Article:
Tomlinson laughs when recalling a mock wedding one year in which the groom didn’t make it to the altar, and a married man who fit the outfit was plucked from the audience to play the part. During the fake wedding, the priest came to the moment when he asked whether anyone objected to the union.

"That’s my husband!" yelled the groom’s wife.

Tomlinson also displayed "one of the most terrifying objects at the fair" — an old vacuum cleaner called the American Wonder.

She also showed an old "washing machine" — an object much like a modern plunger that was used to wash clothes in a bucket. "You did not buy this unit. You bought the patent to use it," she said. The plain-looking plunger, with baffles and holes on its cone-like metal end, sold for no less than $3.50, a large sum at the time. Tomlinson said that, adjusting for inflation, it cost more than what someone would pay today for an electric washing machine.

"You get way more for your money these days," she said.

As she explained the contraption to a small group, a woman passing by said, "I’m glad I was born now and not then."

Baking bread to combat cancer

By Rachel Dutil

ALTAMONT – Six years ago, Adria Ermolenko’s turkey-Spam wontons took the first-place ribbon at the Altamont Fair – Dave Campbell still remembers them.

Campbell is a culinary instructor at Cobleskill, and has been judging the baking competitions at the fair since the 2001 Spam contest.

This year, in a Fleischmann’s Yeast competition, bakers united for a cause – breast cancer awareness.

For each entry, ACH Food Companies donated $10 to a breast cancer foundation.

There were only three entries this year.

At 7 p.m. on Tuesday evening, bakers and their families gathered with their creations and recipes in the Arts and Crafts Building.

"I try not to look in advance," said Campbell, who waited in a side room until he got the word that all the contestants and baked goods had arrived.

He sipped on water as he waited, and spoke to The Enterprise about being a judge. "I enjoy it quite a bit," he said. "Usually, the stuff is really good," he added.

He prefers the "non-sweet" entries he said, remembering the challenge of a Land O’ Lakes competition where he had to sample 21 cookies.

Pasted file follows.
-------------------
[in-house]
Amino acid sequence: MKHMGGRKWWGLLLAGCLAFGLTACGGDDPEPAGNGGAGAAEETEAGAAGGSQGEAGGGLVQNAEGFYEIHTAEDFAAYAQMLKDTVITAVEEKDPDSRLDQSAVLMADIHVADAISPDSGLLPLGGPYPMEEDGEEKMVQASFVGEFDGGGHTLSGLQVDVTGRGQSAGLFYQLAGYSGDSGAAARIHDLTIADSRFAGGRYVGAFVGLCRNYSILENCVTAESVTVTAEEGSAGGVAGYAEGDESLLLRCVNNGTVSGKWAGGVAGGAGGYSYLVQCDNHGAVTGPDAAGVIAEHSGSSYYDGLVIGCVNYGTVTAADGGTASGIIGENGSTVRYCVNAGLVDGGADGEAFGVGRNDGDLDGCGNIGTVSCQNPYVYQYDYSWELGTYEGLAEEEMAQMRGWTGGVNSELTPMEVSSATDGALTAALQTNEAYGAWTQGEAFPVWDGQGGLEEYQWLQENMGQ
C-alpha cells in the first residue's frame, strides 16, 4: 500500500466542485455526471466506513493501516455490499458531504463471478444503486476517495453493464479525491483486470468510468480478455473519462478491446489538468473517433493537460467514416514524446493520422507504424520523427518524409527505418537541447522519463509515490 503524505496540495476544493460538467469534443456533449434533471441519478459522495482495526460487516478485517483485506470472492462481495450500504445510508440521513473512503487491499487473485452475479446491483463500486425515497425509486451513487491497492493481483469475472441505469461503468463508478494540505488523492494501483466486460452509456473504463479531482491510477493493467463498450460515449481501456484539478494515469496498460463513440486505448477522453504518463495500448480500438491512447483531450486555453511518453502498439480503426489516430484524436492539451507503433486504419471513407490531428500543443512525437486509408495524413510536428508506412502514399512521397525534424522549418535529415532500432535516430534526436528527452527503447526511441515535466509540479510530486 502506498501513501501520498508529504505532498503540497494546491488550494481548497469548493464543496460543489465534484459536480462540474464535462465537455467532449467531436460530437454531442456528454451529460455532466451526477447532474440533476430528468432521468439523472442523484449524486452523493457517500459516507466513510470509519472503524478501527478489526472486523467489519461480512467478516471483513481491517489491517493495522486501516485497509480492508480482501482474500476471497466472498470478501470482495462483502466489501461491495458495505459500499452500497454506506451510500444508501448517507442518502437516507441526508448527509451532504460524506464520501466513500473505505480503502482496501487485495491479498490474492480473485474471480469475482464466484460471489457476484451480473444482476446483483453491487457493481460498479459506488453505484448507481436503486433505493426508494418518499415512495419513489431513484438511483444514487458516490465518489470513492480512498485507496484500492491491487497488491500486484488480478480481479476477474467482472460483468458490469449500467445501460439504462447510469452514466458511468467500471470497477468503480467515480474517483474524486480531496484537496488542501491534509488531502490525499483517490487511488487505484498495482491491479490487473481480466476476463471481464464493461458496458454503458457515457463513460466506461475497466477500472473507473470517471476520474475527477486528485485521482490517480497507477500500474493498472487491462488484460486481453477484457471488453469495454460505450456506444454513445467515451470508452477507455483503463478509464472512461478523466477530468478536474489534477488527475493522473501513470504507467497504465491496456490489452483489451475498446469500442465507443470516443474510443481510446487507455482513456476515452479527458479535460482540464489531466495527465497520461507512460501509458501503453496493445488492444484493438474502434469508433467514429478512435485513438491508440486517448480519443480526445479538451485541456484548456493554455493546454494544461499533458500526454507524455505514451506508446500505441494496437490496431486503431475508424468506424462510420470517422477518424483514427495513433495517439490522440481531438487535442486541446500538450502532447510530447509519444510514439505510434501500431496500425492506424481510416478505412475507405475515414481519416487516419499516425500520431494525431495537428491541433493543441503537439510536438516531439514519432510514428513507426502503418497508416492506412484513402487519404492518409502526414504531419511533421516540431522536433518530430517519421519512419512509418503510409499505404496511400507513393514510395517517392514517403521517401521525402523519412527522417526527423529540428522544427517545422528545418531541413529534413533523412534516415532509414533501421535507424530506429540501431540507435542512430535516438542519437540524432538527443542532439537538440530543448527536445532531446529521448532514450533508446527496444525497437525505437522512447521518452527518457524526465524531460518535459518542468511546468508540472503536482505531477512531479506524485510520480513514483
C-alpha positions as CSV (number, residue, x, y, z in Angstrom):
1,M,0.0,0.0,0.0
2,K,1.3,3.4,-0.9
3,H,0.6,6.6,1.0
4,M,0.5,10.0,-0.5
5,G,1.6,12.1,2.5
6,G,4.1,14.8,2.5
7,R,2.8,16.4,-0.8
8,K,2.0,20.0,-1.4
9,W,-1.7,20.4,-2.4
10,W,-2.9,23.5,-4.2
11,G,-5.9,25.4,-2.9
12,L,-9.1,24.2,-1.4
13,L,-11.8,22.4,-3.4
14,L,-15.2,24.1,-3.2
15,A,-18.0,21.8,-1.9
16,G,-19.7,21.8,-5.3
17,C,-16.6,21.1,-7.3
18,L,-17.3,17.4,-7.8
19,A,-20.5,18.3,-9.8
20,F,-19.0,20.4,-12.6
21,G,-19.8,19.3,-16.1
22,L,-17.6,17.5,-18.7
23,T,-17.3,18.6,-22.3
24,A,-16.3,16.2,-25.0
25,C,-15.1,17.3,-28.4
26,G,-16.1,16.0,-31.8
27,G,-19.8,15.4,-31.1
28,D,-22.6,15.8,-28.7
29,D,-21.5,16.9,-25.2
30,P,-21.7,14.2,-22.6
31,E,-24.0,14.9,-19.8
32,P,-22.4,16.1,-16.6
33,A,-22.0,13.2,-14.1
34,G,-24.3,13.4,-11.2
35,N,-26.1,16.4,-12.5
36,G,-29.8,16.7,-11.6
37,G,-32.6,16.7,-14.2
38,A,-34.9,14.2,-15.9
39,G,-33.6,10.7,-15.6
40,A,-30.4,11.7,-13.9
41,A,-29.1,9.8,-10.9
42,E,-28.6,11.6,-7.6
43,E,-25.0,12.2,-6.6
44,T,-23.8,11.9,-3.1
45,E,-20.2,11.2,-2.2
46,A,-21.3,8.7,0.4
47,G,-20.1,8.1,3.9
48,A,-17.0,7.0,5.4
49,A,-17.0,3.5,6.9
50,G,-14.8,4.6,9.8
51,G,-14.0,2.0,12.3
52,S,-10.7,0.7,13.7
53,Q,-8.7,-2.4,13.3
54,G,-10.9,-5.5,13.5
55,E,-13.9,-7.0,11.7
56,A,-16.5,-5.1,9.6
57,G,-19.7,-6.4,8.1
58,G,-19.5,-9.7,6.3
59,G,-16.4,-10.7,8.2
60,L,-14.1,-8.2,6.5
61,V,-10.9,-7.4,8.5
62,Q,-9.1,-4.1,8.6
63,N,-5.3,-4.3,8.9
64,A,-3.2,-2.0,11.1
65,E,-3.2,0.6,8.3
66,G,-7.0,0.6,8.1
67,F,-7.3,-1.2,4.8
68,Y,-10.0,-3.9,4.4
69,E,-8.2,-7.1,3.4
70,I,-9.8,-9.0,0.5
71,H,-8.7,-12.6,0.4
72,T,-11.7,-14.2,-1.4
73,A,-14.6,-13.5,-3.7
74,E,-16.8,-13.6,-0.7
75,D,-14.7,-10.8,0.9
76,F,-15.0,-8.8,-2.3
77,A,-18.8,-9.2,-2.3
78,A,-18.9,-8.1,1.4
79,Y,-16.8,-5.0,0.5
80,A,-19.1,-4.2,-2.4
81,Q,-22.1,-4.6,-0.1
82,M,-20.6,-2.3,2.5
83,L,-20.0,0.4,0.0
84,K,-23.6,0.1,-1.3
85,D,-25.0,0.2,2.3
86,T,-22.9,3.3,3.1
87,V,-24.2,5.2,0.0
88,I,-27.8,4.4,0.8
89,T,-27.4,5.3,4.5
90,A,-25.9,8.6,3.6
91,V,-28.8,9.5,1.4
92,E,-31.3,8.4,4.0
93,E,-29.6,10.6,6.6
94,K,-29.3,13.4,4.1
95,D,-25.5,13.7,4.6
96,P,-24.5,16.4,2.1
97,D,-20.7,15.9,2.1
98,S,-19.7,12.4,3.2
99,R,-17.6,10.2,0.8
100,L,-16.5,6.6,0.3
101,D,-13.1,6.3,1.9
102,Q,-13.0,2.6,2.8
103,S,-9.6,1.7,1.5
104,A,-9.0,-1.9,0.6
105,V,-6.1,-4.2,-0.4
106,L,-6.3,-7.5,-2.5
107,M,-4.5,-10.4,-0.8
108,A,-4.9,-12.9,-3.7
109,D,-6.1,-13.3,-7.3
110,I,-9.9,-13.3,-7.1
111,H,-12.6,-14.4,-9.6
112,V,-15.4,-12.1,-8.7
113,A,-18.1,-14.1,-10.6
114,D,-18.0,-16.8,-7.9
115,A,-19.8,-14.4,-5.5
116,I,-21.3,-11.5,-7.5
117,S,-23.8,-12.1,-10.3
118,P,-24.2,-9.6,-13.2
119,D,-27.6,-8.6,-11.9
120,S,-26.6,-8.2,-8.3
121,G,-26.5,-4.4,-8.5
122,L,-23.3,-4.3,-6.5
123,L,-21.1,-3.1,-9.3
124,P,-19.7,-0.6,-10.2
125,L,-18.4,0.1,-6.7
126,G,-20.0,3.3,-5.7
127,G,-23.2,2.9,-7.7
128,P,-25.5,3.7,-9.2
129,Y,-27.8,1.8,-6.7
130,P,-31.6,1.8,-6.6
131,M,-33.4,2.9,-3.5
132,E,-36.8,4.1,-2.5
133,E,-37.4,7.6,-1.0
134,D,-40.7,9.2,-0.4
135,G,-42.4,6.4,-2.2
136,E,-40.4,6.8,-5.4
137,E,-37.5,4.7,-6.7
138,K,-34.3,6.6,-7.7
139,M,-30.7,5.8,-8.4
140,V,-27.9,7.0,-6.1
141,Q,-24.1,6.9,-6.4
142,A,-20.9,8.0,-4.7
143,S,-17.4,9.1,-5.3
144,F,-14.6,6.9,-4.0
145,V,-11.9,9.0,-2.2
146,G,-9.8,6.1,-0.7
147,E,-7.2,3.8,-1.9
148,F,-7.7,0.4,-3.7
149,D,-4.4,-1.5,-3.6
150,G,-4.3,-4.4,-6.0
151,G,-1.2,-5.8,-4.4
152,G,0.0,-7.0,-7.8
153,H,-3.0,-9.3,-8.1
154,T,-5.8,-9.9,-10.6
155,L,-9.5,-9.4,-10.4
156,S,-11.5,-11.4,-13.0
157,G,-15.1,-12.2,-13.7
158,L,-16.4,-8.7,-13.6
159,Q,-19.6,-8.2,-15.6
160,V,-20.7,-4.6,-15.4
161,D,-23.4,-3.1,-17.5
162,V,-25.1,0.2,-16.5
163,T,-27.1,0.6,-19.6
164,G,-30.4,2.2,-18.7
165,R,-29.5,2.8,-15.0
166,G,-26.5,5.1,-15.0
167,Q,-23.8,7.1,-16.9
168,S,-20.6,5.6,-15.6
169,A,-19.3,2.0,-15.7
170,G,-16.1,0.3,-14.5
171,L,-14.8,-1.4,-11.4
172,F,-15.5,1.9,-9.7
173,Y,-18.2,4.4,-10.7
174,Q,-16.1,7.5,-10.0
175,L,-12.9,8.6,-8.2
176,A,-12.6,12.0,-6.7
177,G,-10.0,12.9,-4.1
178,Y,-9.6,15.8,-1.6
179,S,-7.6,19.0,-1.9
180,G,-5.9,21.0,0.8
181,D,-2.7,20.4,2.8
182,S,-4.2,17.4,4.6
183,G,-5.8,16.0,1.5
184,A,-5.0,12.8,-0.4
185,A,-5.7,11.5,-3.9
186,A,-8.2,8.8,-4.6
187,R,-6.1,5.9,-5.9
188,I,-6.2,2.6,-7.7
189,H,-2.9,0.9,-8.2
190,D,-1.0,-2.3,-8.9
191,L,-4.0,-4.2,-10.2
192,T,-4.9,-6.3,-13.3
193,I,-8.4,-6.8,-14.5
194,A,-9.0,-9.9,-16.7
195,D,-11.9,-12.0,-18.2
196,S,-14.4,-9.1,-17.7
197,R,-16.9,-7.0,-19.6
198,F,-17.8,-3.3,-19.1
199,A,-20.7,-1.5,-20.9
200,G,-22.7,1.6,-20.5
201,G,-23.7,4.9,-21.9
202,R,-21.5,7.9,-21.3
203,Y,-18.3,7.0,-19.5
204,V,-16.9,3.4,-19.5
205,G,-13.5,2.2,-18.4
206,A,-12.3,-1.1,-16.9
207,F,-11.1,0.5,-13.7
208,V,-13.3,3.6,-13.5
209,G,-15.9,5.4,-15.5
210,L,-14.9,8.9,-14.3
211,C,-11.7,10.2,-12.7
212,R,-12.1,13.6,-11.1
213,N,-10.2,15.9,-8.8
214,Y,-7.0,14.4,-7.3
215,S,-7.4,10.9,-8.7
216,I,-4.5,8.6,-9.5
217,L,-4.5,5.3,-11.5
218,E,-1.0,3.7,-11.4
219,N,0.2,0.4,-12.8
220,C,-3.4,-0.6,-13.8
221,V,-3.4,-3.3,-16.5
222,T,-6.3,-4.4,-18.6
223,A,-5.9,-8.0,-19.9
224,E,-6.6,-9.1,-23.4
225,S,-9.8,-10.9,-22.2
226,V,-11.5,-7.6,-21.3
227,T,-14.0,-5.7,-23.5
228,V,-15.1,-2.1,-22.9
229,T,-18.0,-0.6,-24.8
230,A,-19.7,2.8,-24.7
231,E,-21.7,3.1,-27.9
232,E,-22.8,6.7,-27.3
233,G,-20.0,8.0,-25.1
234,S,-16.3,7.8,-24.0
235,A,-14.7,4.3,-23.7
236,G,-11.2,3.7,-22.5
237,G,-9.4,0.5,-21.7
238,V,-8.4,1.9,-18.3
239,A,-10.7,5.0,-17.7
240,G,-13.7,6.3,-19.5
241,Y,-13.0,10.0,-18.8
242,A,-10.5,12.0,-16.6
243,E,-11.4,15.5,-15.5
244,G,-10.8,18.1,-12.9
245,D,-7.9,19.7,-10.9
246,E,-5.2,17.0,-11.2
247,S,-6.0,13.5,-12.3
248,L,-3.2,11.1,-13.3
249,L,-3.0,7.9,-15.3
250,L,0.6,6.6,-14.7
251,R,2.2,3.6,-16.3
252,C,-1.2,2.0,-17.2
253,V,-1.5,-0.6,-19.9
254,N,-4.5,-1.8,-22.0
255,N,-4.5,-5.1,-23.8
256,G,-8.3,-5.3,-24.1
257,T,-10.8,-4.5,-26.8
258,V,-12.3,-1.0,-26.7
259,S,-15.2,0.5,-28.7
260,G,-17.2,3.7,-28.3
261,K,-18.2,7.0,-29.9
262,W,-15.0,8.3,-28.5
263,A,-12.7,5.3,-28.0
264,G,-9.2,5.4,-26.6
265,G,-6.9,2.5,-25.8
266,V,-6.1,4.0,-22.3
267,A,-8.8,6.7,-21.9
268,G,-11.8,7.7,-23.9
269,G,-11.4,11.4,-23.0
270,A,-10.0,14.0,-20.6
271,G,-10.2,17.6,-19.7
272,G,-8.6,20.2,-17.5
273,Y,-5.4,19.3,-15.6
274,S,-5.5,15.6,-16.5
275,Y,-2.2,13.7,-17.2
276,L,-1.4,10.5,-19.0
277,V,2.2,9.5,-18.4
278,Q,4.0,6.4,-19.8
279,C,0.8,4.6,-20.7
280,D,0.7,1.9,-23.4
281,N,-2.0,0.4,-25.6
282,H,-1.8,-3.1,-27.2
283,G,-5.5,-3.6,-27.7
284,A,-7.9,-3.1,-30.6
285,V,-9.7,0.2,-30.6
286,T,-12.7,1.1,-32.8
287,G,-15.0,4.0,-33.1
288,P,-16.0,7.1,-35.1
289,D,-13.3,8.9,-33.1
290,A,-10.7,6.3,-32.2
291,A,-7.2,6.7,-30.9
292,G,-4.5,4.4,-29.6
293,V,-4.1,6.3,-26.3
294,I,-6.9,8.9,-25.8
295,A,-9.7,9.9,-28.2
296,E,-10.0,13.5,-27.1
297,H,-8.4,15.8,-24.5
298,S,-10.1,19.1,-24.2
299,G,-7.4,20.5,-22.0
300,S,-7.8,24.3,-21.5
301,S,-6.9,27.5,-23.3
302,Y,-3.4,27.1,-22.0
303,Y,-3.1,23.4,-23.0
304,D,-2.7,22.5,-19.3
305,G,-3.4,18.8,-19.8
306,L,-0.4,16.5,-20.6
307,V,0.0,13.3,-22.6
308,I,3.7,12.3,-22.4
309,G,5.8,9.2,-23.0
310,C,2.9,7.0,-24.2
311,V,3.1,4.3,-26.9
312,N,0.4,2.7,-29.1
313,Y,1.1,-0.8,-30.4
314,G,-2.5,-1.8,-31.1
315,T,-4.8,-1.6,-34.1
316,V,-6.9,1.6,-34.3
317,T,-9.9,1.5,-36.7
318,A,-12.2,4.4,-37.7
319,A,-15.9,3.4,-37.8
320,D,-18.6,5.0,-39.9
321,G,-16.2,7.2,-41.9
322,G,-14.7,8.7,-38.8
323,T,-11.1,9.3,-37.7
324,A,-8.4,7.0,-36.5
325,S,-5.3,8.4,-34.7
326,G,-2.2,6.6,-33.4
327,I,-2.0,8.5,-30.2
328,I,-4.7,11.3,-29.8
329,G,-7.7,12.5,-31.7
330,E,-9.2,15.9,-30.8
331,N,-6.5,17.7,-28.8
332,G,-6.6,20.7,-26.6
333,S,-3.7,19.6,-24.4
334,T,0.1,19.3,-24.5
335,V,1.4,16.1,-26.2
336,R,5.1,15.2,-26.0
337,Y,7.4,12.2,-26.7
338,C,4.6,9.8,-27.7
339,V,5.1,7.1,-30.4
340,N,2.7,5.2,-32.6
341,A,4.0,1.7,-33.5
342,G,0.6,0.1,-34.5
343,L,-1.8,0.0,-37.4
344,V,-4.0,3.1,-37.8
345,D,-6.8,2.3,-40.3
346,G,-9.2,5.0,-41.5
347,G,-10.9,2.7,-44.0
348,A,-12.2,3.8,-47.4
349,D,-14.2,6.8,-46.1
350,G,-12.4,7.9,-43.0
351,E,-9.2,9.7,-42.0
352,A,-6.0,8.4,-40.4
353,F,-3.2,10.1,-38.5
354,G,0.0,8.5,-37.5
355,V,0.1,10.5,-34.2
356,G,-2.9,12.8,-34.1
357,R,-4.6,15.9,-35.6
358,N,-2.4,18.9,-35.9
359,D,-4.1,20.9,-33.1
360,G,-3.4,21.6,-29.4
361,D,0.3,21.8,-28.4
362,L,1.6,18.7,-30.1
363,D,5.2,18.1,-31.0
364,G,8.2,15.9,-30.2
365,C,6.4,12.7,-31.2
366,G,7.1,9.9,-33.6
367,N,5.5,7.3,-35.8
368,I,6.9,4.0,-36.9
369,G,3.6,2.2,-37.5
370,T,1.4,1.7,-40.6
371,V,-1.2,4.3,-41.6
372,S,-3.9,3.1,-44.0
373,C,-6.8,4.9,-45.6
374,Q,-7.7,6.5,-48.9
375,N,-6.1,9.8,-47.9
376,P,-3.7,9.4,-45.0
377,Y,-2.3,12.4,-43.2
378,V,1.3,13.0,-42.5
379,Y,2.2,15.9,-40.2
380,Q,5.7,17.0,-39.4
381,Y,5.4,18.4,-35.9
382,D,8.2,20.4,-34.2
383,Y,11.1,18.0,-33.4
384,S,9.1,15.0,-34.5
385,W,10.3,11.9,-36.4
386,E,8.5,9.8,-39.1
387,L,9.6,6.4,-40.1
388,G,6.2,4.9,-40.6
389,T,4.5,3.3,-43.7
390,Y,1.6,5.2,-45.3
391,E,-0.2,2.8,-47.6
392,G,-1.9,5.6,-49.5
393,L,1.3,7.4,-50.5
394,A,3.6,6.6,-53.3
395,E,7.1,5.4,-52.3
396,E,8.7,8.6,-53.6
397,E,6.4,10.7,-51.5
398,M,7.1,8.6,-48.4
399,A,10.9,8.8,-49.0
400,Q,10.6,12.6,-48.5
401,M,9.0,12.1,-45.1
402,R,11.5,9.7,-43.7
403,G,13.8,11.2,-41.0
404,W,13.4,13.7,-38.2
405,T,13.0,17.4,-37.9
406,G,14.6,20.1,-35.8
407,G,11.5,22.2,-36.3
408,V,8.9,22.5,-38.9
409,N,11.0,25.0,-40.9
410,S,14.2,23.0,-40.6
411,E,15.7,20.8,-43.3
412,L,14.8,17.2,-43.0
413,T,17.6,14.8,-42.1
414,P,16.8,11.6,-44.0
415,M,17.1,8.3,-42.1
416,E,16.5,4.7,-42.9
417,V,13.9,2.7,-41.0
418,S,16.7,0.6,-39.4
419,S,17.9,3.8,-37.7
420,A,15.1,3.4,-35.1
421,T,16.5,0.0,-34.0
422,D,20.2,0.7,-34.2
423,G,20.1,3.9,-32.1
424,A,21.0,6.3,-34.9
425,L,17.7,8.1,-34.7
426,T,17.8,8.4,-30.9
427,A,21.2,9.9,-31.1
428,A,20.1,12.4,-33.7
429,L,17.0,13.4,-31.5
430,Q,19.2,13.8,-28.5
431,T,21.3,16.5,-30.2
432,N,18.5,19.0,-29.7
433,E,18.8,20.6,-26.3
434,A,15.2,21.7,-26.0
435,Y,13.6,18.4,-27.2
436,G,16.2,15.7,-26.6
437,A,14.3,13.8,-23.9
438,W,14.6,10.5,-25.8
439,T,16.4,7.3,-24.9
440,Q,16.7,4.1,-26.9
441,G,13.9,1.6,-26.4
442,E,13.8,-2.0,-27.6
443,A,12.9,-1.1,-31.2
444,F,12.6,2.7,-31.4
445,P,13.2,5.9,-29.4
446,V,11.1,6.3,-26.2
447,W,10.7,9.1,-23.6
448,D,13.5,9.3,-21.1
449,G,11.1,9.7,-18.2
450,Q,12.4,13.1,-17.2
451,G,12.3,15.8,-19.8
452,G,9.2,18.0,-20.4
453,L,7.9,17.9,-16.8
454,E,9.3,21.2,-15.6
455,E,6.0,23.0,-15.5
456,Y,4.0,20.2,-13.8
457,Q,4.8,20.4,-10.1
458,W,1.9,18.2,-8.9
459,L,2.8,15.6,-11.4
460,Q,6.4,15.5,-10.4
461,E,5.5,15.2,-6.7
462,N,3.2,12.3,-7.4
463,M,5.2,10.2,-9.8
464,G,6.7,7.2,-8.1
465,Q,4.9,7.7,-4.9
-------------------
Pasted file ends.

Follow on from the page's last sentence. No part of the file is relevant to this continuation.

"I just had dinner maybe two hours ago," he said, indicating that he doesn’t generally arrive with an empty stomach. He just takes a "representative taste" of the entries, he said.

"I think it is neat to see this small-town atmosphere here," Campbell said of the fair, adding that he enjoys all the "corny" stuff too, like the diving pigs. "I look forward to it every year."

Poker-faced judge

He came out and introduced himself to a dozen or so onlookers. Before digging in, Campbell told a story of a previous competitor that had entered a type of pizza. Campbell had asked the man how he had kept it warm. The man answered that he had wrapped the pizza in aluminum foil and placed it on the engine of his car.

"Once we wiped the soot off, it was really good," Campbell joked.

The contest rules indicate a judging formula for Campbell to follow. For this competition, it was 40-percent flavor, 40-percent presentation, and 20-percent texture.

Campbell began with an Irish baguette, submitted by Colleen Moller. She presented the bread in a wicker basket with a bottle of wine and a pair of wine glasses.

Next, he sampled Ermolenko’s submission of ribbon rolls, cherry-flavored dough rolls arranged on a plate and sprinkled with powdered sugar.

He then tasted a raspberry-almond ribbon, submitted by Susan Bauer. It was shaped like the ribbon that symbolizes breast cancer awareness, and decorated with pink-frosting flowers, and the words "Love Hope."